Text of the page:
Organisation: British Skin Foundation
Campaign: Scratching the Surface
Last year, the British Skin Foundation, which funds research into skin disease, employed the creative agency (Beta) to put together a provocative new campaign. The aim was to raise funds for the charity and increase awareness about the work it does.
For the Scratching the Surface campaign, the renowned photographer Rankin took a series of photos showing models covered in insects, barbed wire or broken skin to convey the discomfort felt by people with skin disease. Under the black and white photos, a text box asked people to donate by text message to the charity.
Phil Brady, director of fundraising at the charity, says the photos were unveiled at a donor event in September at the National Portrait Gallery in London. He says they will now be shown through an online advertising campaign. It will monitor how many people click on the charity's site from these pictures and if they donate.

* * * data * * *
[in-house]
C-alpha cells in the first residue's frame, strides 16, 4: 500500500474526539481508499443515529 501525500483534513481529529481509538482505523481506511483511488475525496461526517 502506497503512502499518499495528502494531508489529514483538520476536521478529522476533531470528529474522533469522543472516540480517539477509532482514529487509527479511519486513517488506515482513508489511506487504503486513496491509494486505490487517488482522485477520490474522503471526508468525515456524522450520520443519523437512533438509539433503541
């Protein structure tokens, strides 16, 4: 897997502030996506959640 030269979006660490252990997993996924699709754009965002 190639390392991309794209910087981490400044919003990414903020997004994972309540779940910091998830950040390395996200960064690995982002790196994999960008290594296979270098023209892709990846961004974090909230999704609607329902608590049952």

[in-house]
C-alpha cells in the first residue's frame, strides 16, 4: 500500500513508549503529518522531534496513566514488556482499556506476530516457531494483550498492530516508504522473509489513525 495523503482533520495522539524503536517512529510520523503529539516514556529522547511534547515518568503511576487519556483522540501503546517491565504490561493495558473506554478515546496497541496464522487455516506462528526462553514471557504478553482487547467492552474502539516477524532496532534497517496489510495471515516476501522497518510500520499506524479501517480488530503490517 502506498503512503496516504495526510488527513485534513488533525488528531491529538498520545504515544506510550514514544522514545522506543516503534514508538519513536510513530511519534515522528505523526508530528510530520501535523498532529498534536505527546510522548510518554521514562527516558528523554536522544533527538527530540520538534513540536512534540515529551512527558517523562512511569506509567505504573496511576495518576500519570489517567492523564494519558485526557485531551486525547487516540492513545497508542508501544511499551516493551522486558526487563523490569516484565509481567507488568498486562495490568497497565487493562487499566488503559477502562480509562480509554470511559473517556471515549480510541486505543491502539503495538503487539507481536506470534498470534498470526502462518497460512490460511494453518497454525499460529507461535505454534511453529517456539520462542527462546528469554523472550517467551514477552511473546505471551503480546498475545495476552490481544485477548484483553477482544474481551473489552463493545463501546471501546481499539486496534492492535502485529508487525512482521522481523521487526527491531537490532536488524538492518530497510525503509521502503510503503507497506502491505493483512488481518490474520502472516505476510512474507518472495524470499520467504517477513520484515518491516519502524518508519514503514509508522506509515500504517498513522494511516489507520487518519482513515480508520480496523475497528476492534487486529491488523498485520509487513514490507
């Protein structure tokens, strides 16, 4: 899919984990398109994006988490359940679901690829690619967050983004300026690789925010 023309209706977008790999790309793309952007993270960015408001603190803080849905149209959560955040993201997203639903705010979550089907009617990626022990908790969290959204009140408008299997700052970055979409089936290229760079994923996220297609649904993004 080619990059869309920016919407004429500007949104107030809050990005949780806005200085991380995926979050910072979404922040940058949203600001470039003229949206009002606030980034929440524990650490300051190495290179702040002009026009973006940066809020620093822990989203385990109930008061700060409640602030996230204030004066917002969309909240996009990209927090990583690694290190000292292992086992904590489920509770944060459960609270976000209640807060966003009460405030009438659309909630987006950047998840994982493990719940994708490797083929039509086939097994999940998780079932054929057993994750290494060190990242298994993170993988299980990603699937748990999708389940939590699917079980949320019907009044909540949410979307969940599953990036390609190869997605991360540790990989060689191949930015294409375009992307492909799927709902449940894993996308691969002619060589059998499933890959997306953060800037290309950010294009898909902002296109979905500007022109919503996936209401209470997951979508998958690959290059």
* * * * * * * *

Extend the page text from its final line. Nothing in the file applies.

"We did also get some free space in a couple of Guardian supplements," he says. "But now it has to go online because of a limit to our funds."
Brady says the campaign raised £20,000. The photos were seen by a million people before the online launch. He says the charity has already covered costs.
EXPERT VIEW - Grahame Darnell, Managing director, Darnell Consulting
The imagery is eye-catching and using Rankin as photographer provides an additional PR angle. However, the call to action is weak and lacks urgency. It needs to do more to portray the outcome when a person donates. Presenting the donor with two contrasting scenarios to show how a life could be changed as the result of a research breakthrough - for example (a) in pain, confidence destroyed, scared to go out, or (b) getting treatment, happy-go-lucky, girl about town - is an effective technique.
Total: 5 out of 10